Functional hand splinting

All the functional hand splints were a wrist cock-up splint fabricated in either thermoplastic or neoprene with a static insert on the volar surface to support the wrist and block wrist flexion. The prescriber aimed to position the wrist in approximately 20–30° of wrist extension as per splinting conventions, however if this negatively impacted on the individual’s ability to actively extend their fingers and/or functionally grasp, the splint was fabricated in their maximum possible wrist extension with full finger extension. An additional support at the thumb or for supination was included, depending on the child’s hand function and individual goals. To improve wearing tolerance, child and family preference of material were considered. Participants allocated to splint groups were instructed to wear the splint during goal practice (1 h each day), although practice with and without the splint was recorded. Participants in the splint only group were instructed to practice goals at home and did not undertake any face-to-face intervention with a therapist.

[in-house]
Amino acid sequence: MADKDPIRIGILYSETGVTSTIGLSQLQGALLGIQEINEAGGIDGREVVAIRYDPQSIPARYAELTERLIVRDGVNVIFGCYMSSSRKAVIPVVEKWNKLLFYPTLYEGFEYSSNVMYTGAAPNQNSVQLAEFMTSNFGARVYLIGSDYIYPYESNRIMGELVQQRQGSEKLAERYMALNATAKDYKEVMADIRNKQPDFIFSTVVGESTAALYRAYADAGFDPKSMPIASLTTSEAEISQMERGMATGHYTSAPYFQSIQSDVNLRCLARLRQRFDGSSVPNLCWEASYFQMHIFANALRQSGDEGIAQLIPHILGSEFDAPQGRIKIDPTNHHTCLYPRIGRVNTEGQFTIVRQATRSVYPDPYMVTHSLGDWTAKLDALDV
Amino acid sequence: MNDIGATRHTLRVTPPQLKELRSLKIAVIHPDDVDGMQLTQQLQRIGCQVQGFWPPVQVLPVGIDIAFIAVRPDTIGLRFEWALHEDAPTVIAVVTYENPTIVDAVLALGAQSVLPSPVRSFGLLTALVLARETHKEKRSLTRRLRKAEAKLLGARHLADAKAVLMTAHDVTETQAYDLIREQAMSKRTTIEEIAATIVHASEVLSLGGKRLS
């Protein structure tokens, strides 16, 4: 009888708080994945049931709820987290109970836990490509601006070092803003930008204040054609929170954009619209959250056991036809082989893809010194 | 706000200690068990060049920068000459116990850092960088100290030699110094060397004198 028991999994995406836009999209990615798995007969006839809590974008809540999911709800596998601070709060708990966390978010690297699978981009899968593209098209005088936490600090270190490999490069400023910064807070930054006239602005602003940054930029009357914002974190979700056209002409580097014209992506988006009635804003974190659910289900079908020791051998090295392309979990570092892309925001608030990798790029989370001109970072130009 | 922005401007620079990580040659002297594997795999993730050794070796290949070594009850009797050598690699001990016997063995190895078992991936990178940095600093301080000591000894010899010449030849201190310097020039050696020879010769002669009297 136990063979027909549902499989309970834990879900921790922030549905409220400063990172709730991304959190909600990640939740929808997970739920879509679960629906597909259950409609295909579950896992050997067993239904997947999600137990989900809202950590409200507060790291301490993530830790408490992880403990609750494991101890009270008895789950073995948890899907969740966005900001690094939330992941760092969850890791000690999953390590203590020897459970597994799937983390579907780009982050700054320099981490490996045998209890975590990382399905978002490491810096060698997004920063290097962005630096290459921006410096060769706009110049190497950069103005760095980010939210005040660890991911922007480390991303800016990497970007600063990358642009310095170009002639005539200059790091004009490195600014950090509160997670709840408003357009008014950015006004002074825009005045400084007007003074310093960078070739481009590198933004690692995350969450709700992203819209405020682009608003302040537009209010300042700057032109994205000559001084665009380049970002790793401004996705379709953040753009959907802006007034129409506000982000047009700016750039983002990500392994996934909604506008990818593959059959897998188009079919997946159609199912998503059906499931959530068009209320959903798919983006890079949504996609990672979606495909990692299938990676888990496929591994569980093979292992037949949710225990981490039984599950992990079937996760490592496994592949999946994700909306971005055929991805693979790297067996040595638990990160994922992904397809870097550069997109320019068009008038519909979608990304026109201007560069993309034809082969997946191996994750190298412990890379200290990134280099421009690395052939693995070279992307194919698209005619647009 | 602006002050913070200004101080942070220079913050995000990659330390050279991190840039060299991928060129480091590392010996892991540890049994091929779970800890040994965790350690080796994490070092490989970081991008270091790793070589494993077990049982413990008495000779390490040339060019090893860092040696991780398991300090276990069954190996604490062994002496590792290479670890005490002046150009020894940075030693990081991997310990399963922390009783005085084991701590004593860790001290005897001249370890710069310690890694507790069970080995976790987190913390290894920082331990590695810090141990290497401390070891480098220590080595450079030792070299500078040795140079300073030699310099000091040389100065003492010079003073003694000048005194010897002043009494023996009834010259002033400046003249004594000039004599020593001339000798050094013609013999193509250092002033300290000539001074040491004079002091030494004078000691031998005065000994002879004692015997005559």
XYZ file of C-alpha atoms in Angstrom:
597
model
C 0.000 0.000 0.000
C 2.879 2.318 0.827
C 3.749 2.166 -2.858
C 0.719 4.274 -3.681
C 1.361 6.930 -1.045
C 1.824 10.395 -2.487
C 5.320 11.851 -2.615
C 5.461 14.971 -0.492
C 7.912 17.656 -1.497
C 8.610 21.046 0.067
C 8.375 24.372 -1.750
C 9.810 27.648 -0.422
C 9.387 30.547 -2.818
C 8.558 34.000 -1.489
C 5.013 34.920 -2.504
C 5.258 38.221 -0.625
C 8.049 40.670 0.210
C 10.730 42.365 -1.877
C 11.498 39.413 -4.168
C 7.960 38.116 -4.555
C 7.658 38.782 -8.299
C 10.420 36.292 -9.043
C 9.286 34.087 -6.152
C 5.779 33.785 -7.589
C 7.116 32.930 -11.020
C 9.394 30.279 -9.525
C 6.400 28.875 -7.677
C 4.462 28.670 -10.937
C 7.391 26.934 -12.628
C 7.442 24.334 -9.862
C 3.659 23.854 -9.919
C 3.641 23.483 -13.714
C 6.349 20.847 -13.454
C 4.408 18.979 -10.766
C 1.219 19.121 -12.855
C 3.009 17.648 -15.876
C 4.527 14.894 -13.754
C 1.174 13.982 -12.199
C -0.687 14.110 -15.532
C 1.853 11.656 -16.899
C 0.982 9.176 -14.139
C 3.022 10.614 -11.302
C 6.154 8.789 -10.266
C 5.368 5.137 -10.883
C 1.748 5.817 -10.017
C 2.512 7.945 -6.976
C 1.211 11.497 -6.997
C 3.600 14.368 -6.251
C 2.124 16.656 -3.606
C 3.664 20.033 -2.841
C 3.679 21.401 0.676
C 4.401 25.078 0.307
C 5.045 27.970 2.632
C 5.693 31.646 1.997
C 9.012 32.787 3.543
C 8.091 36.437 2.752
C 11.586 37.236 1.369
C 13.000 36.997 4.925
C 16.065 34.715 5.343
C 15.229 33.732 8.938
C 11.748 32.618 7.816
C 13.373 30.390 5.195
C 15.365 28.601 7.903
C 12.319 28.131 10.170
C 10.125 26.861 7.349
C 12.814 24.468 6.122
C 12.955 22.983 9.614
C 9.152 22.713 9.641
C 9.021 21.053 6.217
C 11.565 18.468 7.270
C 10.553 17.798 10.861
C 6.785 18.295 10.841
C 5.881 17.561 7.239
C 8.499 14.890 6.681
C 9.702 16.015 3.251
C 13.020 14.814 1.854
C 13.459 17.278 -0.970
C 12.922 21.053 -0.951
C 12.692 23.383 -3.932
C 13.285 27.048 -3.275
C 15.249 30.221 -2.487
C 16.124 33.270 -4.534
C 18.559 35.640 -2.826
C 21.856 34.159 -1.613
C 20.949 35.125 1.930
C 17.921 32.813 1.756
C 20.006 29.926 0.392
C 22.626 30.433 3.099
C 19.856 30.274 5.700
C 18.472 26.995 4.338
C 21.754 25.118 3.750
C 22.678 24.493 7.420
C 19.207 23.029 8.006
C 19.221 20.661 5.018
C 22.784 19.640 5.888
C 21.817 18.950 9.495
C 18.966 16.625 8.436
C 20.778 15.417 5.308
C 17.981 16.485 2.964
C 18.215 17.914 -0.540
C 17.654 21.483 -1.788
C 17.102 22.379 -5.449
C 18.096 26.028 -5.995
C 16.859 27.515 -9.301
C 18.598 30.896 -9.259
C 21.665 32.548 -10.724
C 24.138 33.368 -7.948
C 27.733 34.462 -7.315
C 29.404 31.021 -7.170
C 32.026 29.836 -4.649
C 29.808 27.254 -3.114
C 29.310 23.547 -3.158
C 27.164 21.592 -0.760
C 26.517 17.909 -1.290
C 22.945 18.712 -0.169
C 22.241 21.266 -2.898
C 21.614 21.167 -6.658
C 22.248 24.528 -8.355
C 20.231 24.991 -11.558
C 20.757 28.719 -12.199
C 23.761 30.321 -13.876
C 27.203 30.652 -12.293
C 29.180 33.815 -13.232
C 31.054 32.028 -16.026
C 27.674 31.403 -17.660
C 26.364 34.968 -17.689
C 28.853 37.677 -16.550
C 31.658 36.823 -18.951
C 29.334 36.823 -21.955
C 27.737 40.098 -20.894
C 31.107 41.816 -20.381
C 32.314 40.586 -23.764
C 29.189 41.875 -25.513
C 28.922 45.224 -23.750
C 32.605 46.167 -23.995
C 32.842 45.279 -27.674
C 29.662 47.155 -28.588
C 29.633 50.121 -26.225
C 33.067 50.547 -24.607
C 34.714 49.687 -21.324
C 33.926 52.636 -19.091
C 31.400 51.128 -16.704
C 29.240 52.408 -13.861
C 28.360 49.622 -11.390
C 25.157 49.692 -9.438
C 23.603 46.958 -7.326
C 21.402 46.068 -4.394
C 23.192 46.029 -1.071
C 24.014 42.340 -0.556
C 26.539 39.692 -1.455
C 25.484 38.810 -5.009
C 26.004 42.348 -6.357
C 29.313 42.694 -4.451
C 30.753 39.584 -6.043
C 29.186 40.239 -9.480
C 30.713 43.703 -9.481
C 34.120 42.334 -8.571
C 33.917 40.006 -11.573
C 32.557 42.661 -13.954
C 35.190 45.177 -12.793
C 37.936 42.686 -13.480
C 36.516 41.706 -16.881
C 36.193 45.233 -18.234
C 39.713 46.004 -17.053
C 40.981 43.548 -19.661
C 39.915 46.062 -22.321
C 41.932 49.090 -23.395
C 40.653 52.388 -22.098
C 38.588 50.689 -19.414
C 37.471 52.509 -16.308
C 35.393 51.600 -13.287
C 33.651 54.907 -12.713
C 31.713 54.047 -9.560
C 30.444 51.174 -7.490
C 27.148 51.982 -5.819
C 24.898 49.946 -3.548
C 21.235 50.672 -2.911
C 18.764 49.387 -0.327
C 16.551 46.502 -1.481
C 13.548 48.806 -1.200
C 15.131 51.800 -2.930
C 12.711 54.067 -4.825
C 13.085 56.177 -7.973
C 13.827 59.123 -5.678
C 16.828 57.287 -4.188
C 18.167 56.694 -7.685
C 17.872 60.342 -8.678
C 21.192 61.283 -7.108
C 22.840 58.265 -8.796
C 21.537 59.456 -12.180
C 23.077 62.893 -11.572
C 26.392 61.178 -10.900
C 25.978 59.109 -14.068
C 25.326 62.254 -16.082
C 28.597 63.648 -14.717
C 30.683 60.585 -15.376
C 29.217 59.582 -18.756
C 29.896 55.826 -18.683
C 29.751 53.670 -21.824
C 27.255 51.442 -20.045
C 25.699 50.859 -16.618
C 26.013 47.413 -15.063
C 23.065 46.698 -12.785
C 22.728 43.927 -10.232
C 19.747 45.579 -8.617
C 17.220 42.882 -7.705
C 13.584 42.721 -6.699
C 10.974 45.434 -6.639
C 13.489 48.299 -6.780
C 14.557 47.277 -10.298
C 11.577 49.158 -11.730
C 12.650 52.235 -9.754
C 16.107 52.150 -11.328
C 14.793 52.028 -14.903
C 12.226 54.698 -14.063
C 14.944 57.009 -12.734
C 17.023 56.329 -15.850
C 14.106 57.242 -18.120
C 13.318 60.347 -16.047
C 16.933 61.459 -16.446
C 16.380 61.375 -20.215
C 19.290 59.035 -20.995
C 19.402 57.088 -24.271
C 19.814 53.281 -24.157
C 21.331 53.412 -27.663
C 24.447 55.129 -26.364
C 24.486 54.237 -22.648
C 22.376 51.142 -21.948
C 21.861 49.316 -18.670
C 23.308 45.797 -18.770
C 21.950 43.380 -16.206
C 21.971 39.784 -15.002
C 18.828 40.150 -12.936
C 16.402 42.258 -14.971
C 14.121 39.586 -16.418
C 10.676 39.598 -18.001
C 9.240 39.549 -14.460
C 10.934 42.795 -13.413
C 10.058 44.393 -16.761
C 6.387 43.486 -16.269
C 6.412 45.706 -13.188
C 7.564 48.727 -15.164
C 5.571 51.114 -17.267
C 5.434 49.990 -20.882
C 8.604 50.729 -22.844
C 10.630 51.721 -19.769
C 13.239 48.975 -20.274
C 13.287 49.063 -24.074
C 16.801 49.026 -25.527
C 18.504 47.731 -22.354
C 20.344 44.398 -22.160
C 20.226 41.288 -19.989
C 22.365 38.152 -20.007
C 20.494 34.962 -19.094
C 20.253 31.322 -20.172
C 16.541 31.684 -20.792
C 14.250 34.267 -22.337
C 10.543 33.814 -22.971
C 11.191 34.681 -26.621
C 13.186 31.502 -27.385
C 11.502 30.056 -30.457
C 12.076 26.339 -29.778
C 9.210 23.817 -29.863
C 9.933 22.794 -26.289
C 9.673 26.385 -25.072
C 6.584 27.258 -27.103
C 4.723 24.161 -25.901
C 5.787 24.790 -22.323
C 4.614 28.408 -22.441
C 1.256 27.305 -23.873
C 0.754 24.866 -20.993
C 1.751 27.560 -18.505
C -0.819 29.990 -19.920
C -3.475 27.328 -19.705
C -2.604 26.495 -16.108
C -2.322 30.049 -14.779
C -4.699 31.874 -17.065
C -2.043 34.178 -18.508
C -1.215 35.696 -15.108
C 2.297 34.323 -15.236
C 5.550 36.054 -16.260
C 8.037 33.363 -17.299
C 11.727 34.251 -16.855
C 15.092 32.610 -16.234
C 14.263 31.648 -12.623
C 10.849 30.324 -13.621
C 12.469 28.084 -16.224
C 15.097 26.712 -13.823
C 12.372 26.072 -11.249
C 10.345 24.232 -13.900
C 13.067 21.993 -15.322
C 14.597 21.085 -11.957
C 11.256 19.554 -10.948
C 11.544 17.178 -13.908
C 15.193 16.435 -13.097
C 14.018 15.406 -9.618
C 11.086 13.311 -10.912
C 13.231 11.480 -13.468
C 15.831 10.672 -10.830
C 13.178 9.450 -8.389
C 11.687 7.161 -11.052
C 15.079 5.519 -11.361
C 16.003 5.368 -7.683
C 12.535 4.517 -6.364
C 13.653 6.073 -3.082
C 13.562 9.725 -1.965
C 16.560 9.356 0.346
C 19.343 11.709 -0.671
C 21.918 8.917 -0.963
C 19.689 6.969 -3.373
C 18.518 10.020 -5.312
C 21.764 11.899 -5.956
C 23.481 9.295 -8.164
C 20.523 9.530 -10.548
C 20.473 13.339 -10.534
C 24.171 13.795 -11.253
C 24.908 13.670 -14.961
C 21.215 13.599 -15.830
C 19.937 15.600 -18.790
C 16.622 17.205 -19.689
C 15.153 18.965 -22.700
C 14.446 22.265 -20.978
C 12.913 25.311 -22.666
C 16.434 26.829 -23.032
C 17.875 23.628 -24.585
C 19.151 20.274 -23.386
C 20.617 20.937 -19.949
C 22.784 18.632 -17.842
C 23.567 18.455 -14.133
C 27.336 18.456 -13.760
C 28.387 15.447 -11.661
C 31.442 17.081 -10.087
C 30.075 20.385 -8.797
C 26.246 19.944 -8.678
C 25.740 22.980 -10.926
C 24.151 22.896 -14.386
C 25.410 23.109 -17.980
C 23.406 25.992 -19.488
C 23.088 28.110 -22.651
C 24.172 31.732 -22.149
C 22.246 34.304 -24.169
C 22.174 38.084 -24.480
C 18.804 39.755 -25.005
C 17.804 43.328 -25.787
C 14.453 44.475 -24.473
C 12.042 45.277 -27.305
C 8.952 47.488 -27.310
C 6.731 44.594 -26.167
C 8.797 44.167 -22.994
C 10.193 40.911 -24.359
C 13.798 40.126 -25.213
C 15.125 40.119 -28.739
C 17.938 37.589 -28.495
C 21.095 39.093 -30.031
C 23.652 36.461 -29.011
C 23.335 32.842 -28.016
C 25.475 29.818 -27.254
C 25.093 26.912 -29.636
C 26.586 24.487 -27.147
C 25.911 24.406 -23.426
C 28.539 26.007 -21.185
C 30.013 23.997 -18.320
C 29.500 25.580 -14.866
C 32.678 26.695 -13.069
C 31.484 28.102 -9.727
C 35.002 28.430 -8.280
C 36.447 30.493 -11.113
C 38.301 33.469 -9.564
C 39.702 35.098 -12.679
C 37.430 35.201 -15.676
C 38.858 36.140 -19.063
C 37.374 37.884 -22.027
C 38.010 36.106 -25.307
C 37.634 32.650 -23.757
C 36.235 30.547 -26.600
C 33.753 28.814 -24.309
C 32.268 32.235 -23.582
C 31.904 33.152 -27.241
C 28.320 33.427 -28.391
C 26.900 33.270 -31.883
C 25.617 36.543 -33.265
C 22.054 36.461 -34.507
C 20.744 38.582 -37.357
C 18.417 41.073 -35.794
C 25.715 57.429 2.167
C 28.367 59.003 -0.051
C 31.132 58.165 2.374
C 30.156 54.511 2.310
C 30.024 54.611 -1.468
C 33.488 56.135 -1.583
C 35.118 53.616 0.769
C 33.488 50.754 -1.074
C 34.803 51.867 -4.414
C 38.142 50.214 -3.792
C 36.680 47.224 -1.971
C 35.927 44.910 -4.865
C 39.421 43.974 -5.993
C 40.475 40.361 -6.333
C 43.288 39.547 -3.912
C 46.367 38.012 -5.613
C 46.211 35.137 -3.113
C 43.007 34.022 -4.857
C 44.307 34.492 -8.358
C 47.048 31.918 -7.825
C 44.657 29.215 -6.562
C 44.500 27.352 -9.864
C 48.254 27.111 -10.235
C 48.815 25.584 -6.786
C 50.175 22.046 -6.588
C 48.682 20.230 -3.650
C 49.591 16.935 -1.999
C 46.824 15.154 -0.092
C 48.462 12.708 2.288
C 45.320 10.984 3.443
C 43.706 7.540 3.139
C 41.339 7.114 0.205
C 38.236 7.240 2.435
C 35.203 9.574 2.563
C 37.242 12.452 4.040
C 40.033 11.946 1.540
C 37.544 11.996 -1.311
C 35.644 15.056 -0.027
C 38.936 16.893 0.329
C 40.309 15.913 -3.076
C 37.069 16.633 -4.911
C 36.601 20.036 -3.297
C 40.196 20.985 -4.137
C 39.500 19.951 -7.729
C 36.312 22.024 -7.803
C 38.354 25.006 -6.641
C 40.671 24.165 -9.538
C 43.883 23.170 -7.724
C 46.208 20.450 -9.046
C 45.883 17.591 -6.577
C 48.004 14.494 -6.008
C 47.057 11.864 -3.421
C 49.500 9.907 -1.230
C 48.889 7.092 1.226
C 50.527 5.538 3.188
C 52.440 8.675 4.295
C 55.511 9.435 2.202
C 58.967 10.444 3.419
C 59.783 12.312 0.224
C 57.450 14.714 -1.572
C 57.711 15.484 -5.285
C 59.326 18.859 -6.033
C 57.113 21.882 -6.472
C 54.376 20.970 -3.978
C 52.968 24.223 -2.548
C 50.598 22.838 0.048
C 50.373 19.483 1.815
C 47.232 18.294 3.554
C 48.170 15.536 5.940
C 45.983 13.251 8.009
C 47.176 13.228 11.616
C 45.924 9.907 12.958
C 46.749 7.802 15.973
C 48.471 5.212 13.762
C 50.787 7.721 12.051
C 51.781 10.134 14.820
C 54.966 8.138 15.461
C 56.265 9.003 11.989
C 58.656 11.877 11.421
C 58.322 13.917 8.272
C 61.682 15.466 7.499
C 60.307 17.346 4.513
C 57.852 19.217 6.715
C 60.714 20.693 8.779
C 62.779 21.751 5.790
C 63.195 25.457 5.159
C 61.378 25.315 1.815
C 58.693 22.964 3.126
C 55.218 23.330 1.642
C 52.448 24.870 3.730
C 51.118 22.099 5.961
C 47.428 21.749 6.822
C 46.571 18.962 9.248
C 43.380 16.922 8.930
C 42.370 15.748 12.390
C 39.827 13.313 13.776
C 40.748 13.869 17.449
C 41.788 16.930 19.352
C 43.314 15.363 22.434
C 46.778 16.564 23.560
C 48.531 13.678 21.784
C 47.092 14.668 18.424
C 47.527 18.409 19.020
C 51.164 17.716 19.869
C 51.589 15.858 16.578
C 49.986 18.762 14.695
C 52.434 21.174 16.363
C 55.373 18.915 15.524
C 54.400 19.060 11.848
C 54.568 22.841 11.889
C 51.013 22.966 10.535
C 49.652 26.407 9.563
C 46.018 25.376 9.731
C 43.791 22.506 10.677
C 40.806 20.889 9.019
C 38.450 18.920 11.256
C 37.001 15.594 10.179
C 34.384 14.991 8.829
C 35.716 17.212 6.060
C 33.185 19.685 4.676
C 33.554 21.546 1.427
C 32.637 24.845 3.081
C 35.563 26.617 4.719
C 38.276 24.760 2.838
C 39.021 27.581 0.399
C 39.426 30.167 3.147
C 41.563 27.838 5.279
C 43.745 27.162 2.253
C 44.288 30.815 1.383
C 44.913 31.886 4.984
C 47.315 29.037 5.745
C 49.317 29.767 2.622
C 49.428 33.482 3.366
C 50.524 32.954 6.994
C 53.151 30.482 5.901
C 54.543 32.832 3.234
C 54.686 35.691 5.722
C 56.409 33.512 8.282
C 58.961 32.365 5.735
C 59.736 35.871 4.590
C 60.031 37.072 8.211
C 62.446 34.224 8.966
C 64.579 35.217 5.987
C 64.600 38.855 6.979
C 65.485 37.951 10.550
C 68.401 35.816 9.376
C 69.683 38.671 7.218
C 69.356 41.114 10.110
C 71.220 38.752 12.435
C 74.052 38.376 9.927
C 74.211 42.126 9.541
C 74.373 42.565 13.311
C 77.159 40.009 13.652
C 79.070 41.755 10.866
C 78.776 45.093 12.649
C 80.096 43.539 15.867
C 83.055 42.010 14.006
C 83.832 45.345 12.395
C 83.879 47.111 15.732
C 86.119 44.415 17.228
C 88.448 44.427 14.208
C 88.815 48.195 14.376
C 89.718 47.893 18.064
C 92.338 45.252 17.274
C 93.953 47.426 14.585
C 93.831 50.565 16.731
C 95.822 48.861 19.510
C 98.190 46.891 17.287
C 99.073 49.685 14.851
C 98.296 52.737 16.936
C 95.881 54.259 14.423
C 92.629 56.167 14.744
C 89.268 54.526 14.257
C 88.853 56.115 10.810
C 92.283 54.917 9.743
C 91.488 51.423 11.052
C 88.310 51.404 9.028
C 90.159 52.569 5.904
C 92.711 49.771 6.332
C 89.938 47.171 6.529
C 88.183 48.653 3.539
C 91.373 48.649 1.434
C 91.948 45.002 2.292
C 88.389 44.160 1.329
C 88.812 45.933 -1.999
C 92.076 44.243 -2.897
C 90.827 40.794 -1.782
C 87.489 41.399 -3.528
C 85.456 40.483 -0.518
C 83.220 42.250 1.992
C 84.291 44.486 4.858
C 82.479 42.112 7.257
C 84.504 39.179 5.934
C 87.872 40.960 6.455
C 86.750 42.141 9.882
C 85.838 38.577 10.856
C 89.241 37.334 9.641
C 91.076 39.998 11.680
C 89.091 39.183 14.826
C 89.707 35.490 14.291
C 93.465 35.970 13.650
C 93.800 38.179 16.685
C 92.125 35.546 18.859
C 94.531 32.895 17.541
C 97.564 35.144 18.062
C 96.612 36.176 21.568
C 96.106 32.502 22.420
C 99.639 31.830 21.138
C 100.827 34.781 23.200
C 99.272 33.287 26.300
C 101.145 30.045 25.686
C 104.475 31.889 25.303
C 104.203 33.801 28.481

Cognitive Orientation to daily Occupational Performance (CO-OP)

A total of 10 sessions were carried out over 10 consecutive weekdays, for approximately 1 h per session, within the clinic environment. This study aimed to adhere to the critical components of CO-OP, and CO-OP fidelity checklists [22] were utilized to ensure that CO-OP was being provided and not some other task training. The study aimed to provide CO-OP training to participants within a small group (3–4 children). Due to recruitment numbers and randomization sequence factors, the groups varied in the number of participants (range 2–5) depending on recruitment rates at that site. This meant some participants needed to receive individual CO-OP intervention (n = 6) because they were a “group of one”. Parents were active participants within the sessions.

Functional hand splinting + CO-OP